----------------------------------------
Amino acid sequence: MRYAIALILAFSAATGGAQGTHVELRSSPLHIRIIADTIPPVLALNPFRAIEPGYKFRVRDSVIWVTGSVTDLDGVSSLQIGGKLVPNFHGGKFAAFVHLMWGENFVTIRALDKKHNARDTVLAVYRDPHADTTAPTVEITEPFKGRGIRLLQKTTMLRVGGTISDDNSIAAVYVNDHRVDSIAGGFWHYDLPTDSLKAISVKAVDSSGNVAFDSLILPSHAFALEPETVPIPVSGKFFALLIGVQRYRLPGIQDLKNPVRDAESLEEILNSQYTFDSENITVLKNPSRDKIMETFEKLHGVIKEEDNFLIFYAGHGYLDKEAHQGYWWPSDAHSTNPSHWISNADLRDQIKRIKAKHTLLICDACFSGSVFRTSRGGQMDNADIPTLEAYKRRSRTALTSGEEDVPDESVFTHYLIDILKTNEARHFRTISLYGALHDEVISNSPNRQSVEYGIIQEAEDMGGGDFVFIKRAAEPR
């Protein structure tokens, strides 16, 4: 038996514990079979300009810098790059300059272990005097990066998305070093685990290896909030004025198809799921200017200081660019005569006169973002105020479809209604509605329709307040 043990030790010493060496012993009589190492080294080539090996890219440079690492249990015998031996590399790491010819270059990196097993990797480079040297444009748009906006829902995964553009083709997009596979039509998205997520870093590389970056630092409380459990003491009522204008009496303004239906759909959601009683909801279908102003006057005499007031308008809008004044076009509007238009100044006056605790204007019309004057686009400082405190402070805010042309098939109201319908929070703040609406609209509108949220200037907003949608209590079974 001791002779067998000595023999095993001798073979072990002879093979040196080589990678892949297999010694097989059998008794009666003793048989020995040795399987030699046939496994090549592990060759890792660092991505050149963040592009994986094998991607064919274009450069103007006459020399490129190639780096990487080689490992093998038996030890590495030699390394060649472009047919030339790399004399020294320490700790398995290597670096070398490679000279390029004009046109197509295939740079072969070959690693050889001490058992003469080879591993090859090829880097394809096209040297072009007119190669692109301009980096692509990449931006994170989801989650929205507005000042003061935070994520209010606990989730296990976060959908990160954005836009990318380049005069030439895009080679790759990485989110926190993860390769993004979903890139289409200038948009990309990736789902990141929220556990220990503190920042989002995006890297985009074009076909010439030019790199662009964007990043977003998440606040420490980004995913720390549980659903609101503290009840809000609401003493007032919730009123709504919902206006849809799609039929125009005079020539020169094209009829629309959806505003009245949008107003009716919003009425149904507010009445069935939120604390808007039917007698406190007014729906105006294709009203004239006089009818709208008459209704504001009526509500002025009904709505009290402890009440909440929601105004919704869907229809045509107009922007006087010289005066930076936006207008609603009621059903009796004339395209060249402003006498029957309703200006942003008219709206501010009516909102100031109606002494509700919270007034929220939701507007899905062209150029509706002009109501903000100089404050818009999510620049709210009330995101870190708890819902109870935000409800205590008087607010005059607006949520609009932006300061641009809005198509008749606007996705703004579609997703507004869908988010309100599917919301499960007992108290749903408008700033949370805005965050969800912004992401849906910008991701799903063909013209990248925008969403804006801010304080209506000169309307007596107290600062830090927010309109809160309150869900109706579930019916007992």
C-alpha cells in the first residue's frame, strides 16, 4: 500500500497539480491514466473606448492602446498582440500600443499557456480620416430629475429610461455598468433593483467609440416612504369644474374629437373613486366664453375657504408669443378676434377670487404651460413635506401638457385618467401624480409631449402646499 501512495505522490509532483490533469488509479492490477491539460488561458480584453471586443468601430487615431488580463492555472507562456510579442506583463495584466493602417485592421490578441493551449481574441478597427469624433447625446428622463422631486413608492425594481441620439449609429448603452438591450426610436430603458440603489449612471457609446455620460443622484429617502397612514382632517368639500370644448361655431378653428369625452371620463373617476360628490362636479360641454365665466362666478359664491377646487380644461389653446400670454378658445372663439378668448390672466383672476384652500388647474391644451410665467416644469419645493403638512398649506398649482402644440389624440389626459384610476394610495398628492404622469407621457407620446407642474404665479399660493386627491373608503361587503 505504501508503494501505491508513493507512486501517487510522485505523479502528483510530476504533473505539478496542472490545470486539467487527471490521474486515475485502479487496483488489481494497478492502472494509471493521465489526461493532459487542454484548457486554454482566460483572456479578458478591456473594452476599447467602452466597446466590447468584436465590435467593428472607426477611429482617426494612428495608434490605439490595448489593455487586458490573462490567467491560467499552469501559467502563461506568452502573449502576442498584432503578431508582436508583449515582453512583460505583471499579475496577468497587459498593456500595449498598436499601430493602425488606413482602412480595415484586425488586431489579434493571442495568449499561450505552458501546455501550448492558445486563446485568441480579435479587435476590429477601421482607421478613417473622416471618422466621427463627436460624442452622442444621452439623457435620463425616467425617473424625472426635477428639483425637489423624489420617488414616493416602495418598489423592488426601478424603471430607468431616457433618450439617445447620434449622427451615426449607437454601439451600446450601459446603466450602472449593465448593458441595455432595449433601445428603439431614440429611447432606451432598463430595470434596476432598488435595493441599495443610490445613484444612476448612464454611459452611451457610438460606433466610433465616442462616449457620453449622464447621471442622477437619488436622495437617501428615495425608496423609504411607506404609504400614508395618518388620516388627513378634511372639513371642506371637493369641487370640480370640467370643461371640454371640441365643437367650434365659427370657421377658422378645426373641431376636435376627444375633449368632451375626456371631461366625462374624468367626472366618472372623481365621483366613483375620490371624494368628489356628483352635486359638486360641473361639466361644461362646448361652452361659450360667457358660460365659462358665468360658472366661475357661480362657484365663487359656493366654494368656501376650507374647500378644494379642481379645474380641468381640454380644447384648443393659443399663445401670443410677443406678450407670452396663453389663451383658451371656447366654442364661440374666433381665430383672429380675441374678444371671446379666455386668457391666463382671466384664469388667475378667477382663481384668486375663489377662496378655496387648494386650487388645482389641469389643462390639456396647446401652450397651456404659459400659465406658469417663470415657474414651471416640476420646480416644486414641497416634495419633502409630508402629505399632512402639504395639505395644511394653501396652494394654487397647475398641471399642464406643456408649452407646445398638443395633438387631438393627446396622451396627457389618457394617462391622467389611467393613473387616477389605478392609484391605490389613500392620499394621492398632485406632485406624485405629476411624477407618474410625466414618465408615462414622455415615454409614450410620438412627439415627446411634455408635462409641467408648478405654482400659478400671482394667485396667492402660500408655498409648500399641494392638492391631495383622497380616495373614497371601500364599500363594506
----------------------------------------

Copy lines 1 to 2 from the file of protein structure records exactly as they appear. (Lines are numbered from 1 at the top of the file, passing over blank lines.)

Amino acid sequence: MRYAIALILAFSAATGGAQGTHVELRSSPLHIRIIADTIPPVLALNPFRAIEPGYKFRVRDSVIWVTGSVTDLDGVSSLQIGGKLVPNFHGGKFAAFVHLMWGENFVTIRALDKKHNARDTVLAVYRDPHADTTAPTVEITEPFKGRGIRLLQKTTMLRVGGTISDDNSIAAVYVNDHRVDSIAGGFWHYDLPTDSLKAISVKAVDSSGNVAFDSLILPSHAFALEPETVPIPVSGKFFALLIGVQRYRLPGIQDLKNPVRDAESLEEILNSQYTFDSENITVLKNPSRDKIMETFEKLHGVIKEEDNFLIFYAGHGYLDKEAHQGYWWPSDAHSTNPSHWISNADLRDQIKRIKAKHTLLICDACFSGSVFRTSRGGQMDNADIPTLEAYKRRSRTALTSGEEDVPDESVFTHYLIDILKTNEARHFRTISLYGALHDEVISNSPNRQSVEYGIIQEAEDMGGGDFVFIKRAAEPR
């Protein structure tokens, strides 16, 4: 038996514990079979300009810098790059300059272990005097990066998305070093685990290896909030004025198809799921200017200081660019005569006169973002105020479809209604509605329709307040 043990030790010493060496012993009589190492080294080539090996890219440079690492249990015998031996590399790491010819270059990196097993990797480079040297444009748009906006829902995964553009083709997009596979039509998205997520870093590389970056630092409380459990003491009522204008009496303004239906759909959601009683909801279908102003006057005499007031308008809008004044076009509007238009100044006056605790204007019309004057686009400082405190402070805010042309098939109201319908929070703040609406609209509108949220200037907003949608209590079974 001791002779067998000595023999095993001798073979072990002879093979040196080589990678892949297999010694097989059998008794009666003793048989020995040795399987030699046939496994090549592990060759890792660092991505050149963040592009994986094998991607064919274009450069103007006459020399490129190639780096990487080689490992093998038996030890590495030699390394060649472009047919030339790399004399020294320490700790398995290597670096070398490679000279390029004009046109197509295939740079072969070959690693050889001490058992003469080879591993090859090829880097394809096209040297072009007119190669692109301009980096692509990449931006994170989801989650929205507005000042003061935070994520209010606990989730296990976060959908990160954005836009990318380049005069030439895009080679790759990485989110926190993860390769993004979903890139289409200038948009990309990736789902990141929220556990220990503190920042989002995006890297985009074009076909010439030019790199662009964007990043977003998440606040420490980004995913720390549980659903609101503290009840809000609401003493007032919730009123709504919902206006849809799609039929125009005079020539020169094209009829629309959806505003009245949008107003009716919003009425149904507010009445069935939120604390808007039917007698406190007014729906105006294709009203004239006089009818709208008459209704504001009526509500002025009904709505009290402890009440909440929601105004919704869907229809045509107009922007006087010289005066930076936006207008609603009621059903009796004339395209060249402003006498029957309703200006942003008219709206501010009516909102100031109606002494509700919270007034929220939701507007899905062209150029509706002009109501903000100089404050818009999510620049709210009330995101870190708890819902109870935000409800205590008087607010005059607006949520609009932006300061641009809005198509008749606007996705703004579609997703507004869908988010309100599917919301499960007992108290749903408008700033949370805005965050969800912004992401849906910008991701799903063909013209990248925008969403804006801010304080209506000169309307007596107290600062830090927010309109809160309150869900109706579930019916007992």